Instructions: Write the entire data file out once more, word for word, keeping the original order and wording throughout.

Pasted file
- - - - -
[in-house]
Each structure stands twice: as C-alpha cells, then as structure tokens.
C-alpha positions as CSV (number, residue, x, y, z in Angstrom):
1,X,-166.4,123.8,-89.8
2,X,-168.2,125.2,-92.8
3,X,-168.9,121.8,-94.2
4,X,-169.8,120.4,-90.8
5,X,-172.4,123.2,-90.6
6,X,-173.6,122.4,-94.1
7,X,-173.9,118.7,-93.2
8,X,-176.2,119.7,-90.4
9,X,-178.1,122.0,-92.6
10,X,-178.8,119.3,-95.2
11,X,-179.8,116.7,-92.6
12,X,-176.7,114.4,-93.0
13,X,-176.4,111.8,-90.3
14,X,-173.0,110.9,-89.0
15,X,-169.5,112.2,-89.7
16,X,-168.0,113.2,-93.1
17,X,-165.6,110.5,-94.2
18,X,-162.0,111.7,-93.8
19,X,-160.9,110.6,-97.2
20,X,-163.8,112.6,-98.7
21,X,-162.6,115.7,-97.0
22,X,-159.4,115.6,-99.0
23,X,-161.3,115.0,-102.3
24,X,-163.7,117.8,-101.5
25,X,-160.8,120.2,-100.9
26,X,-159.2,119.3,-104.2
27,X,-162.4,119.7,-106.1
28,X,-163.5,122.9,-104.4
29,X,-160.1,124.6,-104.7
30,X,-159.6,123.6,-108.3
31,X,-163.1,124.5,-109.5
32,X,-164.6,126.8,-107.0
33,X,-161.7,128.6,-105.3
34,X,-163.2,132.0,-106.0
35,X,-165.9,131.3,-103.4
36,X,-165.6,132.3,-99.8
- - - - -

[in-house]
Each structure stands twice: as C-alpha cells, then as structure tokens.
C-alpha positions as CSV (number, residue, x, y, z in Angstrom):
1,X,-166.4,123.8,-89.8
2,X,-168.2,125.2,-92.8
3,X,-168.9,121.8,-94.2
4,X,-169.8,120.4,-90.8
5,X,-172.4,123.2,-90.6
6,X,-173.6,122.4,-94.1
7,X,-173.9,118.7,-93.2
8,X,-176.2,119.7,-90.4
9,X,-178.1,122.0,-92.6
10,X,-178.8,119.3,-95.2
11,X,-179.8,116.7,-92.6
12,X,-176.7,114.4,-93.0
13,X,-176.4,111.8,-90.3
14,X,-173.0,110.9,-89.0
15,X,-169.5,112.2,-89.7
16,X,-168.0,113.2,-93.1
17,X,-165.6,110.5,-94.2
18,X,-162.0,111.7,-93.8
19,X,-160.9,110.6,-97.2
20,X,-163.8,112.6,-98.7
21,X,-162.6,115.7,-97.0
22,X,-159.4,115.6,-99.0
23,X,-161.3,115.0,-102.3
24,X,-163.7,117.8,-101.5
25,X,-160.8,120.2,-100.9
26,X,-159.2,119.3,-104.2
27,X,-162.4,119.7,-106.1
28,X,-163.5,122.9,-104.4
29,X,-160.1,124.6,-104.7
30,X,-159.6,123.6,-108.3
31,X,-163.1,124.5,-109.5
32,X,-164.6,126.8,-107.0
33,X,-161.7,128.6,-105.3
34,X,-163.2,132.0,-106.0
35,X,-165.9,131.3,-103.4
36,X,-165.6,132.3,-99.8